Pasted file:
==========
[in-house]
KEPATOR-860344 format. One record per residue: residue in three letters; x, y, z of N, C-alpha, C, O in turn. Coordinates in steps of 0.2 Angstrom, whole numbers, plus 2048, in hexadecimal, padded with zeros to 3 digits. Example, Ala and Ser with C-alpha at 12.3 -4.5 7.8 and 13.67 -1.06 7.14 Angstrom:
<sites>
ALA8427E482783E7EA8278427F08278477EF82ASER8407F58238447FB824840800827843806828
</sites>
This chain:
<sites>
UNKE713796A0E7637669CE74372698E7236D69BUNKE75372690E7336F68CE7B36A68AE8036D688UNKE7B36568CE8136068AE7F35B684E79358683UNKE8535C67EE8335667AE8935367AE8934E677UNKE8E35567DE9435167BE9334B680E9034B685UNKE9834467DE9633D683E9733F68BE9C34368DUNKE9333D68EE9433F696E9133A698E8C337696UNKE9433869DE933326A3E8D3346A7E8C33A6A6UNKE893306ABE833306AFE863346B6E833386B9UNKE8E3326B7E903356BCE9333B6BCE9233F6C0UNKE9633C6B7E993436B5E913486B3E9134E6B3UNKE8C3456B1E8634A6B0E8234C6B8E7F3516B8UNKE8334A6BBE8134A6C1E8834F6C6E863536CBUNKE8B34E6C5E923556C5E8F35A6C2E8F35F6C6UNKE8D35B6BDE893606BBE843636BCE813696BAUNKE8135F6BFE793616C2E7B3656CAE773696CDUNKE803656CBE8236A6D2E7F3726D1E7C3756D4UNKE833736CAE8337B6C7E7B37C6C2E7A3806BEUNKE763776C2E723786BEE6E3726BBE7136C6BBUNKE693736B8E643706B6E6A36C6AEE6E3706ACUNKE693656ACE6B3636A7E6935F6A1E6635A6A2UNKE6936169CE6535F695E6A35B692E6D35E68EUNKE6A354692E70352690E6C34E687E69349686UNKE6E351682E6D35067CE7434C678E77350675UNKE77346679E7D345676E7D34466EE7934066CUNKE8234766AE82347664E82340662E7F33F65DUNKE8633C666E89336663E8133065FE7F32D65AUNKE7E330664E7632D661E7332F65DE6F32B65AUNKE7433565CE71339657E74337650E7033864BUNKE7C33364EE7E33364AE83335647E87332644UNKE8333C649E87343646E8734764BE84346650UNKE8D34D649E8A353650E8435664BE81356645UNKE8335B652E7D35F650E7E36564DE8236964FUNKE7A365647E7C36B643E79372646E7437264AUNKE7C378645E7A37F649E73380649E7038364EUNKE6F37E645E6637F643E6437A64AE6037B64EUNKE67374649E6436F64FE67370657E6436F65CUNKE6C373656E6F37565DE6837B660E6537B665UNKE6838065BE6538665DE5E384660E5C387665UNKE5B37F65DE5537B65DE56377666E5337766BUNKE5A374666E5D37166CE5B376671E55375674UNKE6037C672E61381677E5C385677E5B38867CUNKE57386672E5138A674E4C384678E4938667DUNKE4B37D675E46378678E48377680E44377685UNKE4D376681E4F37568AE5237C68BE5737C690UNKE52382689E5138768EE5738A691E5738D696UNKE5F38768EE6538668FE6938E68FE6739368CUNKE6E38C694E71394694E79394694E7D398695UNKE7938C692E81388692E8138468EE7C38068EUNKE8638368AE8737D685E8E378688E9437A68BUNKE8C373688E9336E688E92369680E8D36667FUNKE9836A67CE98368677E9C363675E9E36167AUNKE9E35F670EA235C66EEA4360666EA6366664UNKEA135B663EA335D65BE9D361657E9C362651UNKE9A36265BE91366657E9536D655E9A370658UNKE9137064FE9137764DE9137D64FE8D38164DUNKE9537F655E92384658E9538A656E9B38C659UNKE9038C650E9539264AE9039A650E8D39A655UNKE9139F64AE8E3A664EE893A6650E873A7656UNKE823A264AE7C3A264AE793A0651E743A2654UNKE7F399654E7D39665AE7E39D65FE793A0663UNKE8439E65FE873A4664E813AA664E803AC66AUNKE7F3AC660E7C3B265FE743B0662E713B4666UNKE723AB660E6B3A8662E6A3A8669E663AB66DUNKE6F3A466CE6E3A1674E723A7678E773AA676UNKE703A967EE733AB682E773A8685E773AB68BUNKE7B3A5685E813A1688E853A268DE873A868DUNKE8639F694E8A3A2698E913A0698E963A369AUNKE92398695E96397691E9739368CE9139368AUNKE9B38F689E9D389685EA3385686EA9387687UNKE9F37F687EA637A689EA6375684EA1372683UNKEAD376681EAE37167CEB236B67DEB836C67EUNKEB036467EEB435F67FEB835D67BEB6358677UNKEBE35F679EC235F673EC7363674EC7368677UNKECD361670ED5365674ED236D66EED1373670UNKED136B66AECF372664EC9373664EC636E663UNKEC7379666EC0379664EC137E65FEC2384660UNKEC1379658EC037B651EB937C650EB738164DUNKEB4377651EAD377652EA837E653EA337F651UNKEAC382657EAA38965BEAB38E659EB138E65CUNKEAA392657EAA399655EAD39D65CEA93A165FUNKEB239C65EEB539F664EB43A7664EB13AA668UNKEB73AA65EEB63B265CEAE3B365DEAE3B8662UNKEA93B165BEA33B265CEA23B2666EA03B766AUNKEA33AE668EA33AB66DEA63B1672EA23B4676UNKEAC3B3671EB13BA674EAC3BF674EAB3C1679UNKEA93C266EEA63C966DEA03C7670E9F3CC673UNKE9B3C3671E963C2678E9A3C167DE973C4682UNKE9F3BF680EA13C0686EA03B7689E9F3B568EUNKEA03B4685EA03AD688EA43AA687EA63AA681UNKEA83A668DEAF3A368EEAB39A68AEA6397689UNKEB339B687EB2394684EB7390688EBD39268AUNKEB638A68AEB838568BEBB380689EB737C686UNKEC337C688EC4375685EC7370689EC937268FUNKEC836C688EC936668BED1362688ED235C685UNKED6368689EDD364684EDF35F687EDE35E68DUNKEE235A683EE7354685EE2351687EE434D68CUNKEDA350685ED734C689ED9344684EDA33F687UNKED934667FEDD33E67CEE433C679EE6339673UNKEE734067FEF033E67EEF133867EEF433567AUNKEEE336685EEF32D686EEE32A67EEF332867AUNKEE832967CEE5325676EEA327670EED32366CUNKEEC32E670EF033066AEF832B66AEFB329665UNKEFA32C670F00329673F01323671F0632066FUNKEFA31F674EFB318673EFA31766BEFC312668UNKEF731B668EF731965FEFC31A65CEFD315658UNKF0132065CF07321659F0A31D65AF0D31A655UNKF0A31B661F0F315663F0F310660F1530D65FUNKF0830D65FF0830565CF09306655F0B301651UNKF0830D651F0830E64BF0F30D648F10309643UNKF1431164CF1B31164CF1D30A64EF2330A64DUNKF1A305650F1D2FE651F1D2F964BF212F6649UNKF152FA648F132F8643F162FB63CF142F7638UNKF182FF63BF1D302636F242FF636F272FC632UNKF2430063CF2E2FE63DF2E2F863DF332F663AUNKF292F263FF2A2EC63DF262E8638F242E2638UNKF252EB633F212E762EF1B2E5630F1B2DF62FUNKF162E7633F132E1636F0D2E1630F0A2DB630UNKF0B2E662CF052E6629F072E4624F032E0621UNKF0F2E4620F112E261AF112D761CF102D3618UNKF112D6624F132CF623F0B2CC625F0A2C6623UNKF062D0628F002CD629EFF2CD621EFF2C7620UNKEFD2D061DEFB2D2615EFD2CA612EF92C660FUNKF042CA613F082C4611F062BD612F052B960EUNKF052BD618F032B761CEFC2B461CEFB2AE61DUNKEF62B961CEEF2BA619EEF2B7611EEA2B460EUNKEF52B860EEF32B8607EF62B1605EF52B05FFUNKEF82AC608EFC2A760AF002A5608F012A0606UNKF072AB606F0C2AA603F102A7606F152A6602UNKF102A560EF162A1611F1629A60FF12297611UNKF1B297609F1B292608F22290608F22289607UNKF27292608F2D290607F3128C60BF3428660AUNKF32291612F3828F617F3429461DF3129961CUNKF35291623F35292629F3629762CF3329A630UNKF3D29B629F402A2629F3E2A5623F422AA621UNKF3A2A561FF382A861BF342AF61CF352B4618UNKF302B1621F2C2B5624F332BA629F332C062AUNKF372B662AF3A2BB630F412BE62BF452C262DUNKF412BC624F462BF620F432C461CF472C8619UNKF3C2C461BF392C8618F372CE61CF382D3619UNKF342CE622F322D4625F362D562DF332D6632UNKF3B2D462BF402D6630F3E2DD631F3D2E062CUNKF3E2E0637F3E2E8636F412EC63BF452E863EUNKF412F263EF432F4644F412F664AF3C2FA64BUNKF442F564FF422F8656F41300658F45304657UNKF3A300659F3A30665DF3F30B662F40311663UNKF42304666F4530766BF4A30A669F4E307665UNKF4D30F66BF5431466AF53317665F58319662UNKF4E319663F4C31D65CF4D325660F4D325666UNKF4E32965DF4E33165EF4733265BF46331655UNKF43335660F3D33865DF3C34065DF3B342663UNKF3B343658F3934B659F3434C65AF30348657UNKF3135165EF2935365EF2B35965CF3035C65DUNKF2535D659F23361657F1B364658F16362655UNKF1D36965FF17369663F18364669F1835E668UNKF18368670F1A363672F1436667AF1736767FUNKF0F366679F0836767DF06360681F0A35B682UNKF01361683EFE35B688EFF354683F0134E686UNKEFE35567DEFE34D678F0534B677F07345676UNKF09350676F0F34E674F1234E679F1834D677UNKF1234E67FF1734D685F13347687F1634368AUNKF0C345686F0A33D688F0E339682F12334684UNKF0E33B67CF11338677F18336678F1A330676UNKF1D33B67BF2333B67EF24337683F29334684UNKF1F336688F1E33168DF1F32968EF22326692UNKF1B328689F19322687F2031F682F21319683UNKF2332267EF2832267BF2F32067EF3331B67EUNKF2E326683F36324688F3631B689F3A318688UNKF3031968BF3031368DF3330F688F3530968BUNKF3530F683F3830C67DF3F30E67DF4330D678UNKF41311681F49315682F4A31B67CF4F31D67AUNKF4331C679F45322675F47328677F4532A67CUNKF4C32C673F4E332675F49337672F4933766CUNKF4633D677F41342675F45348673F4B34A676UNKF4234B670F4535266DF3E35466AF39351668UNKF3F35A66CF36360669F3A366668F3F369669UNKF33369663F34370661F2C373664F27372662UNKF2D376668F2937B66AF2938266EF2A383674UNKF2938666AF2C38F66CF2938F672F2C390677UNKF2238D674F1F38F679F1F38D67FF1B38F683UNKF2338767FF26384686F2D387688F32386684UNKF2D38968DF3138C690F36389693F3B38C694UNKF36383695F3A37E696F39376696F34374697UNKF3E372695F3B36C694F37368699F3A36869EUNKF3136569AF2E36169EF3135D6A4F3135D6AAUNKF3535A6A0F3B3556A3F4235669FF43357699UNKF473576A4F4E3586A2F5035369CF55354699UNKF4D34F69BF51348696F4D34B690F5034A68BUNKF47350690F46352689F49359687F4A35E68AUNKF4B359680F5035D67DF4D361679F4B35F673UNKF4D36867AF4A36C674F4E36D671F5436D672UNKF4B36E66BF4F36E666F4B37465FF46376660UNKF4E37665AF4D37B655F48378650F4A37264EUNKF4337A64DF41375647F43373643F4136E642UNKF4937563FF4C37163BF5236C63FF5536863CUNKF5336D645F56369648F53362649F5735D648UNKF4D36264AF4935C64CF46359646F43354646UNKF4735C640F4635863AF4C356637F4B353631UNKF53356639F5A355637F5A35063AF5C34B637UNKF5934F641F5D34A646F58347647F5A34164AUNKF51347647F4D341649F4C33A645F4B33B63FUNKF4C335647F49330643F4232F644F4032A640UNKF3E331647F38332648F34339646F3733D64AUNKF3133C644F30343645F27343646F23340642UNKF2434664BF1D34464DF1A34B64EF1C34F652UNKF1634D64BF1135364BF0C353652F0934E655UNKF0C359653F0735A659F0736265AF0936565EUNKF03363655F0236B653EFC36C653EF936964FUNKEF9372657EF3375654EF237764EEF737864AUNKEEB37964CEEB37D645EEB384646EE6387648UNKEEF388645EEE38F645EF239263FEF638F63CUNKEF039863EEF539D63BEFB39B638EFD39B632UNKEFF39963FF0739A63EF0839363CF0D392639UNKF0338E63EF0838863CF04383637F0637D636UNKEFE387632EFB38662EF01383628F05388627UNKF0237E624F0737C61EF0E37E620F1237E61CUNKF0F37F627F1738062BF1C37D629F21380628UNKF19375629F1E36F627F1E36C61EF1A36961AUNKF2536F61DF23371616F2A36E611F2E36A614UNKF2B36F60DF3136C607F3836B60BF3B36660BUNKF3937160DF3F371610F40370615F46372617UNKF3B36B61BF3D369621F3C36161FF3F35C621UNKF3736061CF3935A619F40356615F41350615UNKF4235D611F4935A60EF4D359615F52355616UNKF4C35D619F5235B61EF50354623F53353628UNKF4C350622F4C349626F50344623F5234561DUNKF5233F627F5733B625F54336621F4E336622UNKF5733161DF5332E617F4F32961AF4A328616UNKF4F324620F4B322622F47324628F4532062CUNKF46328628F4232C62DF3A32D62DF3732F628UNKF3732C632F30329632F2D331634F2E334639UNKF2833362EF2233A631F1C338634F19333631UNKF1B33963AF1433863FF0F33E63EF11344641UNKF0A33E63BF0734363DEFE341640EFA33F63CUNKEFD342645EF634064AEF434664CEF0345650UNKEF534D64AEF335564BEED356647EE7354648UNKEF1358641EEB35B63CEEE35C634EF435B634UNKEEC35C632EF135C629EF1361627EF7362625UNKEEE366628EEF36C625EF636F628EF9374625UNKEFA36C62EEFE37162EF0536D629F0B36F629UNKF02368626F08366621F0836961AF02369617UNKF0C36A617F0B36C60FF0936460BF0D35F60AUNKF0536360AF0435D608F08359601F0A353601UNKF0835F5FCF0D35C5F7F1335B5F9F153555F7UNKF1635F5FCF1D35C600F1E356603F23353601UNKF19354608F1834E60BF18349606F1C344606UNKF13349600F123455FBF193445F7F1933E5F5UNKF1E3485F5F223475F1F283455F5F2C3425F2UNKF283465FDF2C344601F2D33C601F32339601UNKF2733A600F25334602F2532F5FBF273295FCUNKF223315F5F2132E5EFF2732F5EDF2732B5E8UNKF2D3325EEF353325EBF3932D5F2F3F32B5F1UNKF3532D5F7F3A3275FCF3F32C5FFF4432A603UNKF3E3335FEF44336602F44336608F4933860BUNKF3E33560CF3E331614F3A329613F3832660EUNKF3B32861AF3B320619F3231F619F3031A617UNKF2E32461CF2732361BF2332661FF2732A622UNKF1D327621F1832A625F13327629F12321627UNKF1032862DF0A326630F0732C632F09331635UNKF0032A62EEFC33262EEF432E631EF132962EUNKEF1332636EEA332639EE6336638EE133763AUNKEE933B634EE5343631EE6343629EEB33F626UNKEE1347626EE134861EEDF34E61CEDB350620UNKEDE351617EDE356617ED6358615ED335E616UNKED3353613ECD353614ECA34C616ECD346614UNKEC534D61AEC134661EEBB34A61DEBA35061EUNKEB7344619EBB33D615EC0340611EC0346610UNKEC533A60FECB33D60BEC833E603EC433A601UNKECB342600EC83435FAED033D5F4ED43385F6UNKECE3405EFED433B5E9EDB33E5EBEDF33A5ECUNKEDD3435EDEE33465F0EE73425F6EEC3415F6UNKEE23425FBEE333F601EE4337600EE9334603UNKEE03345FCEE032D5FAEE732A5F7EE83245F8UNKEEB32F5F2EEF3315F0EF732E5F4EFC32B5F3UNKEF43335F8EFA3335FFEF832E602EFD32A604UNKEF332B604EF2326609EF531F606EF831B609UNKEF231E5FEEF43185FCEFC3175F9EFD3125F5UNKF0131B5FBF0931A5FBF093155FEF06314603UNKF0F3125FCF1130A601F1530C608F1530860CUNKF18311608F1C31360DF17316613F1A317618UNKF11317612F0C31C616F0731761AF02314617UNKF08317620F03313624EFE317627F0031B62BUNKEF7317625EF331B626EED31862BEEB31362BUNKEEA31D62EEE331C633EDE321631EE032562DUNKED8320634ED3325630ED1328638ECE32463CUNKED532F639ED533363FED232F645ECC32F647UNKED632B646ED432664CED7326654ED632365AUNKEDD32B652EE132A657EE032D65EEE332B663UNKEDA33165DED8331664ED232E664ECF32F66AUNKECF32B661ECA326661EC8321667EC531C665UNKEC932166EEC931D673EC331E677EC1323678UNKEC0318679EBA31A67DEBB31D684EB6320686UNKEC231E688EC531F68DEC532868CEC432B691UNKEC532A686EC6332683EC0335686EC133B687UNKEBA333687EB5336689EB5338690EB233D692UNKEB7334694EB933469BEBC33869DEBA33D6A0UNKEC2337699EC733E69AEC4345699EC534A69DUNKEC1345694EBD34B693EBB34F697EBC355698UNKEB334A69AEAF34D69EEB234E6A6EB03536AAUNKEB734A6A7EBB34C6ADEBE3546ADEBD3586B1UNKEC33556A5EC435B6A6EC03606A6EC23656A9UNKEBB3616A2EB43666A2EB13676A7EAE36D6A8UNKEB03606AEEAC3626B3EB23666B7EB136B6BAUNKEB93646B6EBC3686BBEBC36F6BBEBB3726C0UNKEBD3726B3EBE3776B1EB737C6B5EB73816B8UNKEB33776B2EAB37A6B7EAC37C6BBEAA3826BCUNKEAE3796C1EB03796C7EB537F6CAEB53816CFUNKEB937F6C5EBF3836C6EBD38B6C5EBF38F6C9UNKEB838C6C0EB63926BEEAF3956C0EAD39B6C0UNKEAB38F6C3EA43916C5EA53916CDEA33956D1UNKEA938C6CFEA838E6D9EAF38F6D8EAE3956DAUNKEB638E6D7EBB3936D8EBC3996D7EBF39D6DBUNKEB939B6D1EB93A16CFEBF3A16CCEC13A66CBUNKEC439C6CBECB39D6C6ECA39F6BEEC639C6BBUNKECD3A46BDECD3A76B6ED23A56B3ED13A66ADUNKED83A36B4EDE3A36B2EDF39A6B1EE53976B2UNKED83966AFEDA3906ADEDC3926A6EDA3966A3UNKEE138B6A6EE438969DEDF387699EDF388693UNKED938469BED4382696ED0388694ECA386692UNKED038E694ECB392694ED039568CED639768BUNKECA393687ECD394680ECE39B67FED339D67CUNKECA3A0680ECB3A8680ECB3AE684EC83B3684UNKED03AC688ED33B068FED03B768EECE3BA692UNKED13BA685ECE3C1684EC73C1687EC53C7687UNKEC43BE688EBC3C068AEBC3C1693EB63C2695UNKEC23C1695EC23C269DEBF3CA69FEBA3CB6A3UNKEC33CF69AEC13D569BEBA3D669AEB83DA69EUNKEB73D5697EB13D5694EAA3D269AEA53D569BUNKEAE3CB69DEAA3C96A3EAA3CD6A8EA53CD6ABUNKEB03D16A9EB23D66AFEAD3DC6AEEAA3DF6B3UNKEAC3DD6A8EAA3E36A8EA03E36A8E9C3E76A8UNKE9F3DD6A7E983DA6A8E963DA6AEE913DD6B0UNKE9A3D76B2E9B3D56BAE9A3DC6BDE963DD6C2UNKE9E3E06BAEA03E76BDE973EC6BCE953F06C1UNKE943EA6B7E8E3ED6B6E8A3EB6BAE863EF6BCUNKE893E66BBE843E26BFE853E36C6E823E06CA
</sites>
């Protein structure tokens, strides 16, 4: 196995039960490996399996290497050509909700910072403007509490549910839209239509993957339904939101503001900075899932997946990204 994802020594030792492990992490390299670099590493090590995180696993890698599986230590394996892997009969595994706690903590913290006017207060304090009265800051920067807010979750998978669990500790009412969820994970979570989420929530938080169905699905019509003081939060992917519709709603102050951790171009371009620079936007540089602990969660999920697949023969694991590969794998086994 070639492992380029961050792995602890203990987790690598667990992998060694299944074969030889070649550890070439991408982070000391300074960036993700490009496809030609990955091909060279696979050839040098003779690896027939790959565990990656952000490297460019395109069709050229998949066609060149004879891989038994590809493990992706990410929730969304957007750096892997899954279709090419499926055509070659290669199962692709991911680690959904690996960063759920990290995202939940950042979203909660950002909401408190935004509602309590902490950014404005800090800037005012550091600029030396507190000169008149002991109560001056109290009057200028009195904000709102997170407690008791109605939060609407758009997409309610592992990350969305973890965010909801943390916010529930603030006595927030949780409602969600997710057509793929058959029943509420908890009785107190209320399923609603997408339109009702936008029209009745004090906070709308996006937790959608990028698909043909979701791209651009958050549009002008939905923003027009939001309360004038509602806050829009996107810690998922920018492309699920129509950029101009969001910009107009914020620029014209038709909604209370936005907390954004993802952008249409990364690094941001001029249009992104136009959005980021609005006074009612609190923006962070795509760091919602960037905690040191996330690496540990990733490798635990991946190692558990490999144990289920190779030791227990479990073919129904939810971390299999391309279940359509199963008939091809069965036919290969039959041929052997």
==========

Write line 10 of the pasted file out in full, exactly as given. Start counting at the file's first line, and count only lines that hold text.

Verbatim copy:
């Protein structure tokens, strides 16, 4: 196995039960490996399996290497050509909700910072403007509490549910839209239509993957339904939101503001900075899932997946990204 994802020594030792492990992490390299670099590493090590995180696993890698599986230590394996892997009969595994706690903590913290006017207060304090009265800051920067807010979750998978669990500790009412969820994970979570989420929530938080169905699905019509003081939060992917519709709603102050951790171009371009620079936007540089602990969660999920697949023969694991590969794998086994 070639492992380029961050792995602890203990987790690598667990992998060694299944074969030889070649550890070439991408982070000391300074960036993700490009496809030609990955091909060279696979050839040098003779690896027939790959565990990656952000490297460019395109069709050229998949066609060149004879891989038994590809493990992706990410929730969304957007750096892997899954279709090419499926055509070659290669199962692709991911680690959904690996960063759920990290995202939940950042979203909660950002909401408190935004509602309590902490950014404005800090800037005012550091600029030396507190000169008149002991109560001056109290009057200028009195904000709102997170407690008791109605939060609407758009997409309610592992990350969305973890965010909801943390916010529930603030006595927030949780409602969600997710057509793929058959029943509420908890009785107190209320399923609603997408339109009702936008029209009745004090906070709308996006937790959608990028698909043909979701791209651009958050549009002008939905923003027009939001309360004038509602806050829009996107810690998922920018492309699920129509950029101009969001910009107009914020620029014209038709909604209370936005907390954004993802952008249409990364690094941001001029249009992104136009959005980021609005006074009612609190923006962070795509760091919602960037905690040191996330690496540990990733490798635990991946190692558990490999144990289920190779030791227990479990073919129904939810971390299999391309279940359509199963008939091809069965036919290969039959041929052997």